Everyday is Like Championship Sunday / by Lars Garvey Laing-Peterson

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Well, really, most Sundays are not at all like Championship Sunday, but how else could I work a Morrissey lyric into a sports headline and show that there's much more to me than just my deep passion for art and culture and Spotify playlists? I hope you also appreciate the lengths I went to find an appropriate image to accompany this piece—two of the greatest quarterbacks to ever play the game, rubbing each others' bellies in a sign of hyper-masculine, warrior respect. And who has words for the shared look between them? Maybe T.S. Eliot could make true sense of it, or Philip Larkin, perhaps, but I am without the power to convey such a powerful moment in sports history.

Anyways, I know you've come to This City of Islands for one reason—to see Patrick, Lauren, and me argue about Kanye West. That being the case, you're probably surprised that there is a Pro Football story here (unless you are a longtime reader—hi, mom!—and you've been wondering what ever happened to the much neglected sports section from the site's first incarnation). That first attempt at sports coverage withered and died, mostly from neglect, and as I am basically the Jacksonville Jaguars of my Fantasy Hockey League (it's pretty horrific, no thanks to Henrik Lundqvist's awful first half of the season, and the recent injuries to Henrik Zetterberg and Daniel Alfredsson up in Detroit), and the Pro Football season is just about to end, I didn't see the good in breathing life back into a sports section. After the Super Bowl, I get irrationally excited about the Washington Capitals and watch them find a way into the playoffs and then lose to the New York Rangers. After that, it's pretty dismal on the sports front.

But to business: the AFC and NFC Championship Games.

I couldn't have asked for two better games—Brady-Manning XV and the third contest of the year between the San Francisco 49ers and the Seattle Seahawks. No offense intended, but there really isn't another team that I feel played well enough to deserve a spot in this final four over any of these teams. The Kansas City Chiefs played a brilliant season, and they should be very proud of what they did this year, but the pieces are still coming together for Andy Reid's squad. Same for the Arizona Cardinals, who have begun to catch up with their NFC West rivals, and the Carolina Panthers, who will only grow better under the guidance of Riverboat Ron Riviera. I could also make an argument for the New Orleans Saints, who are always one of my favorite teams to watch play, but this just never quite felt like their year.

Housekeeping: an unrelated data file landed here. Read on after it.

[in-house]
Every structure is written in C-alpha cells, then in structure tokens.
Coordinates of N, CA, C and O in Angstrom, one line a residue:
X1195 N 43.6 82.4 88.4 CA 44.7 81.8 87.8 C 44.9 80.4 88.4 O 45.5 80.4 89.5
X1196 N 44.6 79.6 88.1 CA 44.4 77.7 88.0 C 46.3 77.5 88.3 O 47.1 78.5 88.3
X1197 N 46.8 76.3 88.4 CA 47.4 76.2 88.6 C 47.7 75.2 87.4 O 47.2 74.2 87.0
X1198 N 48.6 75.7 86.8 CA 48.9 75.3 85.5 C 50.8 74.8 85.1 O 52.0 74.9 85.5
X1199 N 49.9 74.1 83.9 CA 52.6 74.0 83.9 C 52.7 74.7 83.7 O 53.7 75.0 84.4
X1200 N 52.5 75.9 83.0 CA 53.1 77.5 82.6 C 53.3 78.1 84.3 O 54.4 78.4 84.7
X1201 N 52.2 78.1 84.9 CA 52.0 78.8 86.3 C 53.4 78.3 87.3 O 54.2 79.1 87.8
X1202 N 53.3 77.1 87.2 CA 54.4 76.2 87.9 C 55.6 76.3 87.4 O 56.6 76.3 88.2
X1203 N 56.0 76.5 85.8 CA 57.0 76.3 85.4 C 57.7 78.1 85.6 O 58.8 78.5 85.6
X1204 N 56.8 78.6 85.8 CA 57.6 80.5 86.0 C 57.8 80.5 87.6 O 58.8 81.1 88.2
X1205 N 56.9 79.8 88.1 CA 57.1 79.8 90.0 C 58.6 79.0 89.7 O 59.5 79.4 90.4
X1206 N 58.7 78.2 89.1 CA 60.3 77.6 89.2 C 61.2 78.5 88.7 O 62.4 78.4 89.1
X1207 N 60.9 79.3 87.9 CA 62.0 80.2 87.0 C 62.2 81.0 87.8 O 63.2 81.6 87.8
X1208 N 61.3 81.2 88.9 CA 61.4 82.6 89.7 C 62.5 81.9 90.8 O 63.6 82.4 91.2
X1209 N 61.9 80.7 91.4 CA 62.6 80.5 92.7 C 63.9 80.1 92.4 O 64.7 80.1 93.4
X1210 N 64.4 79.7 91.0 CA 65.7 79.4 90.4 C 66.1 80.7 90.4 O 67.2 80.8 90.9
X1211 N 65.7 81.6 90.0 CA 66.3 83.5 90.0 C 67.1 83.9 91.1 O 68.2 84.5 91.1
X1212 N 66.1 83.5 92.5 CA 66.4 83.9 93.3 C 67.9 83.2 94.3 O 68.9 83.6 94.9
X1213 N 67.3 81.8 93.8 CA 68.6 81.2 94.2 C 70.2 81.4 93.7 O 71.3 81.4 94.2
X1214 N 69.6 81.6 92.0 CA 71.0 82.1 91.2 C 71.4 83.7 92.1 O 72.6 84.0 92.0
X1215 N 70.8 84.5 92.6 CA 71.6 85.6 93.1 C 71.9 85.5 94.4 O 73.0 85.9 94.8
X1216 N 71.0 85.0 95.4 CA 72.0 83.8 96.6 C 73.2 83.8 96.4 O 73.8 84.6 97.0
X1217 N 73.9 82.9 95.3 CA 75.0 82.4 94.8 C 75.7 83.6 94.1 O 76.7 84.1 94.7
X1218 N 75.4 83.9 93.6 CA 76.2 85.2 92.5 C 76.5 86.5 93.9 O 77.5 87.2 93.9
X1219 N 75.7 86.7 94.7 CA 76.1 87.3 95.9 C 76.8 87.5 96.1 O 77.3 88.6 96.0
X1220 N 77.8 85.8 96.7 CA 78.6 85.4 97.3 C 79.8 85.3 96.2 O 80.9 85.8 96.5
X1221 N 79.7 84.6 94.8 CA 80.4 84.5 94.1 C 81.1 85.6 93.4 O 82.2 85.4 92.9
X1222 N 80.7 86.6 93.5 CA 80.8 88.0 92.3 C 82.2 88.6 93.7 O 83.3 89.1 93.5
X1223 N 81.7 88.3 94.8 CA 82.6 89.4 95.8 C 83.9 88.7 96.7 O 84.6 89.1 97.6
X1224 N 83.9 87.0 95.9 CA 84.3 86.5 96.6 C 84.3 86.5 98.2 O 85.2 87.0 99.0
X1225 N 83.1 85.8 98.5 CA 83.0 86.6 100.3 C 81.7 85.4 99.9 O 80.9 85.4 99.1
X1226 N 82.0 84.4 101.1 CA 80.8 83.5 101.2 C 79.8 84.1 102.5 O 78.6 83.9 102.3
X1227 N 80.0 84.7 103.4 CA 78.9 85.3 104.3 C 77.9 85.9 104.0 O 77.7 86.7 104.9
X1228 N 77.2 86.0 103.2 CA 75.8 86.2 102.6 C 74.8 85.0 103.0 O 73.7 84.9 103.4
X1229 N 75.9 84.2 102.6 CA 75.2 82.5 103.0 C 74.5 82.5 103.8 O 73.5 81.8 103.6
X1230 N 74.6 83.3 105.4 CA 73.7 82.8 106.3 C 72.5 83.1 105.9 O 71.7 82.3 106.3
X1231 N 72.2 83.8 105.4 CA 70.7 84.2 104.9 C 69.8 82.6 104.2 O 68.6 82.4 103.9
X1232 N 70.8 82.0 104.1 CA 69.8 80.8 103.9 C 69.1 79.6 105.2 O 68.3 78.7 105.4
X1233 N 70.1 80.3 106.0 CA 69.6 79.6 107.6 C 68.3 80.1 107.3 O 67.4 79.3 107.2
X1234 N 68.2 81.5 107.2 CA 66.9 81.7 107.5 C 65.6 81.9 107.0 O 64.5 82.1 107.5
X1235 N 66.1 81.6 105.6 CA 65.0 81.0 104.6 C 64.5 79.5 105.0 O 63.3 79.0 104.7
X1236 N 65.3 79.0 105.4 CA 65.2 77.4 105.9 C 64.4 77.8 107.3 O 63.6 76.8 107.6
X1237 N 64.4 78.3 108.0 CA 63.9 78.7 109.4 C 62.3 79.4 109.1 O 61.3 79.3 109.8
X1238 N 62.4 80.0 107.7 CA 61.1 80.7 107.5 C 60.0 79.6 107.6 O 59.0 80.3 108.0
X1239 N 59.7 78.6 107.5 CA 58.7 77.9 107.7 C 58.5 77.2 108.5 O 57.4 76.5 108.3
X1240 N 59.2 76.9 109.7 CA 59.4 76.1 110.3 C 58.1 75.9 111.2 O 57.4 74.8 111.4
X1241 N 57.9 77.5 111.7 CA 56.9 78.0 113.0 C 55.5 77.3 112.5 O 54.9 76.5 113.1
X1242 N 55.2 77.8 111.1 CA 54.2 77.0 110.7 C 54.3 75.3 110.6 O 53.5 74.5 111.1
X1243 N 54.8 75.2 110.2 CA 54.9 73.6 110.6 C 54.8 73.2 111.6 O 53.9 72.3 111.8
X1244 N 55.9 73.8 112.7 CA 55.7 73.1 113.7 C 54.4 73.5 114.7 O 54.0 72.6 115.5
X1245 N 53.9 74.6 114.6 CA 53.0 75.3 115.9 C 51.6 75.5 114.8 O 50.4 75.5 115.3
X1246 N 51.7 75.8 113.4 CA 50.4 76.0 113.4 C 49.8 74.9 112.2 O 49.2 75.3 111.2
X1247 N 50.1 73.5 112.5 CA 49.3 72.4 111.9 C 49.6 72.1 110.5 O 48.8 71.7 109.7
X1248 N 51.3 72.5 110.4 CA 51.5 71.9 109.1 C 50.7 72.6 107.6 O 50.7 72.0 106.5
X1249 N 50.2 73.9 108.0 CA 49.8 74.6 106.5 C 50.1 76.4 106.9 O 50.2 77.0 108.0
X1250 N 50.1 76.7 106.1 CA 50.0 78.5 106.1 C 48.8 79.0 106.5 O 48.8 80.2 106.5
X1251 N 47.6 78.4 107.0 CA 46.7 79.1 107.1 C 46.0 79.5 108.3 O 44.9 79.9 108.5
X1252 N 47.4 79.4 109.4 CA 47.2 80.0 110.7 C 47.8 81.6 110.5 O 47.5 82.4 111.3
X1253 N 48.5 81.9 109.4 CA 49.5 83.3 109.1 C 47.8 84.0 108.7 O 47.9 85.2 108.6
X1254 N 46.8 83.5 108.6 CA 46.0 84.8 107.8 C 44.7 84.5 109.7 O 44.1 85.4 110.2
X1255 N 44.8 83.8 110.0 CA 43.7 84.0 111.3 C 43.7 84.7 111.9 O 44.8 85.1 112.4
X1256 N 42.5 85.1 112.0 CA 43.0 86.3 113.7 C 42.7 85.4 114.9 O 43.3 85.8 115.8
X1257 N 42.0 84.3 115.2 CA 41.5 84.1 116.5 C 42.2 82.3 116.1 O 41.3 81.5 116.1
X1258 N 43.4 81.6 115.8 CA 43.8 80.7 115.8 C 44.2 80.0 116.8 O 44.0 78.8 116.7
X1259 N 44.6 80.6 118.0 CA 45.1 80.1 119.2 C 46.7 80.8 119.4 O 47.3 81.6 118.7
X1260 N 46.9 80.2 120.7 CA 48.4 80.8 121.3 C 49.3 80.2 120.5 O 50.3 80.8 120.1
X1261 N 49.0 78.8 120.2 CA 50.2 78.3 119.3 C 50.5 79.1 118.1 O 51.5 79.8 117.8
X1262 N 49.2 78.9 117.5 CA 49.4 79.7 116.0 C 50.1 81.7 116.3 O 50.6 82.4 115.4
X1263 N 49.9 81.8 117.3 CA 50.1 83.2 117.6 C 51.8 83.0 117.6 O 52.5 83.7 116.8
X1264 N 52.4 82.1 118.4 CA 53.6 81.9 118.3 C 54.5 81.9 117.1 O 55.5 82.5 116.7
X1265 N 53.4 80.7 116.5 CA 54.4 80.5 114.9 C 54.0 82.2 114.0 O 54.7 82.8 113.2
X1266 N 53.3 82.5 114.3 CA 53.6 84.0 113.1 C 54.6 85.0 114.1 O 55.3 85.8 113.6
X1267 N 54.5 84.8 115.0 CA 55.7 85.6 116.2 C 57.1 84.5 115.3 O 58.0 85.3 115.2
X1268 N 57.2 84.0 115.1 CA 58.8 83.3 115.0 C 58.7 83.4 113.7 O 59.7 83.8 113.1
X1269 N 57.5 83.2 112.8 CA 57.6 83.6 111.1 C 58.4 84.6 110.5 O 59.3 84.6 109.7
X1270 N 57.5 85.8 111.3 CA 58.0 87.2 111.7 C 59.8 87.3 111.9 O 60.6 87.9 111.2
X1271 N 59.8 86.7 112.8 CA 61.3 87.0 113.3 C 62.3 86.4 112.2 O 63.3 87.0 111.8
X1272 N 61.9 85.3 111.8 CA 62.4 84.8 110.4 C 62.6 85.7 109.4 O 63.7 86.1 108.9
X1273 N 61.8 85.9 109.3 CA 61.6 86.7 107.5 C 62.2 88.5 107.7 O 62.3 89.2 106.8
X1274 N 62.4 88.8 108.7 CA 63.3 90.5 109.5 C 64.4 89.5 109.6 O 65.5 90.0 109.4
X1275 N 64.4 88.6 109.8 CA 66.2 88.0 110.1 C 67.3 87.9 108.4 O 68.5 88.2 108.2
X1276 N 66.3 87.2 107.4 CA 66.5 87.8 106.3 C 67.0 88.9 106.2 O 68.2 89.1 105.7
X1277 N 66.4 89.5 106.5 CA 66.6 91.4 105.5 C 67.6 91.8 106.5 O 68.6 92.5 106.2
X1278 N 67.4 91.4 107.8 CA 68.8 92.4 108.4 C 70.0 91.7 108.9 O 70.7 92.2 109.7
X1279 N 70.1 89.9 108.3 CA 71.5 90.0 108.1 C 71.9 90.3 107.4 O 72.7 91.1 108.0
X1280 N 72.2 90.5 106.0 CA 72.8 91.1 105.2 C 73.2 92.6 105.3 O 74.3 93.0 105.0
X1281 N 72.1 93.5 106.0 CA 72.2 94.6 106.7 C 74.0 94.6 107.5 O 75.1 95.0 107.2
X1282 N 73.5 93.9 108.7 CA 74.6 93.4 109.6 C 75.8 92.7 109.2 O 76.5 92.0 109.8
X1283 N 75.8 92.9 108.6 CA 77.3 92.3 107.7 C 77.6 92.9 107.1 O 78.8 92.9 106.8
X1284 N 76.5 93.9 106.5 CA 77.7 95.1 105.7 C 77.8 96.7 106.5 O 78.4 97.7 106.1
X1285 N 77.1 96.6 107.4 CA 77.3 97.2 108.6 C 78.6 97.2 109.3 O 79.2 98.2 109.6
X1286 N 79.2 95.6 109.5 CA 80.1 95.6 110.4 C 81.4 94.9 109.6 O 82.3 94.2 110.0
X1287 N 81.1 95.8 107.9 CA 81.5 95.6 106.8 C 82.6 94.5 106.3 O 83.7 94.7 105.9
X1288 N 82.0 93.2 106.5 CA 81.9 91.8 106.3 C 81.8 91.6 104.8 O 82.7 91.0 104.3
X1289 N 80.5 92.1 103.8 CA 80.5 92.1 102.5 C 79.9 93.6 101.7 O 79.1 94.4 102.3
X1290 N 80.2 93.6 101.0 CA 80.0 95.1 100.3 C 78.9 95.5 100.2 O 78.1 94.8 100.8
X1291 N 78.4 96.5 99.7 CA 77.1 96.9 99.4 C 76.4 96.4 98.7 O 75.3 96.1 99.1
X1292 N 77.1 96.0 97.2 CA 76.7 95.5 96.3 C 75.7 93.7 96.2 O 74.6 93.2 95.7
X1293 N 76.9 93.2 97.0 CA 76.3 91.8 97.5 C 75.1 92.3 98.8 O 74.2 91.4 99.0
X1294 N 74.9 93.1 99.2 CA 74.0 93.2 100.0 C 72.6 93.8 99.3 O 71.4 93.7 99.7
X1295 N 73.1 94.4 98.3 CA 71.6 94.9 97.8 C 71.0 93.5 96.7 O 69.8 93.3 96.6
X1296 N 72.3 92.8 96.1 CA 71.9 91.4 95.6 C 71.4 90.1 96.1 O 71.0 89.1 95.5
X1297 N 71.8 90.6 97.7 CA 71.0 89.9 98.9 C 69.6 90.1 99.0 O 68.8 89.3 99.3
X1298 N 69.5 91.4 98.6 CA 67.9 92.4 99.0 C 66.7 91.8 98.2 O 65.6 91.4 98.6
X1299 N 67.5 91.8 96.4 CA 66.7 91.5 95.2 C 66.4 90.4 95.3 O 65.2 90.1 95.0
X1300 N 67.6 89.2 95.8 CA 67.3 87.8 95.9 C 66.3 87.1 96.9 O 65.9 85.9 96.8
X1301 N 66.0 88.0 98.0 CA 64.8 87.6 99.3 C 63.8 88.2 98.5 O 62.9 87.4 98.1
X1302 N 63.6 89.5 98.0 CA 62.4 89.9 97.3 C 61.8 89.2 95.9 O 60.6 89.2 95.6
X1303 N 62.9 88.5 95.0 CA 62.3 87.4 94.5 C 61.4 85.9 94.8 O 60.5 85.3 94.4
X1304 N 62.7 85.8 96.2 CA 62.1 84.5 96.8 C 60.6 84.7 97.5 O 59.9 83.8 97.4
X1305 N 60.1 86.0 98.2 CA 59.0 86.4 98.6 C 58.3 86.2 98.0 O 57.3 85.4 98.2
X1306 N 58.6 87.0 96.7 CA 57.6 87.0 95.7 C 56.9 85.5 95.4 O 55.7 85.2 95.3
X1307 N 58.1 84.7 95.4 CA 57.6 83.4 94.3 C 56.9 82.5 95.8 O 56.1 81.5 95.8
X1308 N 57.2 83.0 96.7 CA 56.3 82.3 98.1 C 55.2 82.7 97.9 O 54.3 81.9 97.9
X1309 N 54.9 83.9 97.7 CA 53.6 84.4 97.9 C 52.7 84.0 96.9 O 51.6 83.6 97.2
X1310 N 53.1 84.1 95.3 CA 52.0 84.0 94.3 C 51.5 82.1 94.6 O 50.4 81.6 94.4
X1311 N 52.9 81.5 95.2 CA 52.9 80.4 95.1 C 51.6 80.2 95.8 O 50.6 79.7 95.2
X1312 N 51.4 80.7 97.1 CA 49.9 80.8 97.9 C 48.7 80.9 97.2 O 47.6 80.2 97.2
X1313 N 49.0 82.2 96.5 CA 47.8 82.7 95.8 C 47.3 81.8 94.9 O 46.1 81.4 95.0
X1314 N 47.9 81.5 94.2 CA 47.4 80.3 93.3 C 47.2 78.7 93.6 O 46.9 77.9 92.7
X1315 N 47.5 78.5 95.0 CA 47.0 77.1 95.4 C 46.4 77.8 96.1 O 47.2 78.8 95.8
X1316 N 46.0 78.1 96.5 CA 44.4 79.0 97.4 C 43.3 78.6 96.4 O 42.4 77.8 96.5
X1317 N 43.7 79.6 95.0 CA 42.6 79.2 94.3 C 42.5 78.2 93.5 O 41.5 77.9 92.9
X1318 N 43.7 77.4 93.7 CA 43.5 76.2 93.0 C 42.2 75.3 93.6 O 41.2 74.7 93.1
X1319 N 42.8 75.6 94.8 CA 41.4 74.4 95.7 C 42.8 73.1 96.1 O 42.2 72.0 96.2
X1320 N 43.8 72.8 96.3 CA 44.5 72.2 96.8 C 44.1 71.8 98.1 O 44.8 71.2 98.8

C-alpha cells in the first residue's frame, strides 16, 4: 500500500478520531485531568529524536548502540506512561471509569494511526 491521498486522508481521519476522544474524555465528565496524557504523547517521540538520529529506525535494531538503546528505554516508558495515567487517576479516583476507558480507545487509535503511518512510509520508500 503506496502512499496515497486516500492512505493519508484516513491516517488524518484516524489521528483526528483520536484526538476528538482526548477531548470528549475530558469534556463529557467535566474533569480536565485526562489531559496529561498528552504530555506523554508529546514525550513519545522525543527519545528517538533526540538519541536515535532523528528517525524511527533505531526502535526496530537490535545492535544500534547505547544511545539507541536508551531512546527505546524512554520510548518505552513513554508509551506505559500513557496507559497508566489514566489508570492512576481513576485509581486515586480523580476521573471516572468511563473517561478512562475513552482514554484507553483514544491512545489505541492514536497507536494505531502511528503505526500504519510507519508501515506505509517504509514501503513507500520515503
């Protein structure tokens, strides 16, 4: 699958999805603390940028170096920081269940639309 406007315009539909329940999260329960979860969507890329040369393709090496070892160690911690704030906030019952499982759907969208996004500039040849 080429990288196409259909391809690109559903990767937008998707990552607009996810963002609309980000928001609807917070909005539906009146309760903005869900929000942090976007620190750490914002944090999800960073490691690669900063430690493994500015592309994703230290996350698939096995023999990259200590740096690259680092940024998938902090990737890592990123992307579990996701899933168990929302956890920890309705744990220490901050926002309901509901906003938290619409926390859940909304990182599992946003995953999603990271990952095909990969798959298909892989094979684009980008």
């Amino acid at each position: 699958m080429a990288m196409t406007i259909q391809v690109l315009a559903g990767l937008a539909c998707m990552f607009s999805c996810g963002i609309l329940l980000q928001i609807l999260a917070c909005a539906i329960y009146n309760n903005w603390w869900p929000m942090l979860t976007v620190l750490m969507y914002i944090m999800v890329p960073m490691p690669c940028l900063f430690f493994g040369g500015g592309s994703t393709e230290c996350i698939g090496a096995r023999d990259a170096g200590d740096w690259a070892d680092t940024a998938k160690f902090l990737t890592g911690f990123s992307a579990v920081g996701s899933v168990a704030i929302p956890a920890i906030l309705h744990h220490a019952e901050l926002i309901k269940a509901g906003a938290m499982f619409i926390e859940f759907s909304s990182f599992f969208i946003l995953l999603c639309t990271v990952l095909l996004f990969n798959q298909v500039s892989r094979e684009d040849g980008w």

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New England Patriots—Denver Broncos

Those of us who enjoy powerhouse sports coverage know where to go: the Atlantic. Jake Simpson has the Patriots falling to the Broncos by a score of 38-35 (which, for all your degenerate sports gamblers out there, means the smart money's on the Patriots beating the 5.5-point spread). Eliiot Harrison of NFL.com also sees the scales tipping just ever so slightly in Denver's favor, 26-24. Of the Sporting Press (including life-long Patriots fan and TCoI contributor Lauren Lauzon), only the NFL Network sees this game going Tom Brady and Bill Belichick's way.

I'm going with the underdogs, however.

Last weekend, Tom Brady didn't throw a single touchdown pass. He didn't have to. The New England Patriots have a bonafide running game, and it isn't just LaGarrette Blount—Share Vereen and Stevan Ridley made their own contributions to last week's romp over the Colts. So, in addition to the countless hours of Brady tearing defenses to shreds with laser beam passes, now you have to watch the tape from last week of Blount making a mockery of Indianapolis' running defense, albeit not exactly an elite group. Denver's defense is quite a bit better than the Colts', but they still allowed 15 rushing touchdowns over the regular season—and even if they can remain somewhat stout against the run, so what? It's not like the Patriots have Blaine Gabbert under center. With the Patriots being able to toggle between a running game with Julian Edelman doing a damn good Wes Welker impersonation and Danny "Glass Bones" Amendola staying healthy, and a running game that scored six touchdowns last week, the Denver defense is going to have serious problems today.

The Patriots also have a few other serious advantages today:

  1. They beat the Broncos already this season, so they don't have that monkey on their back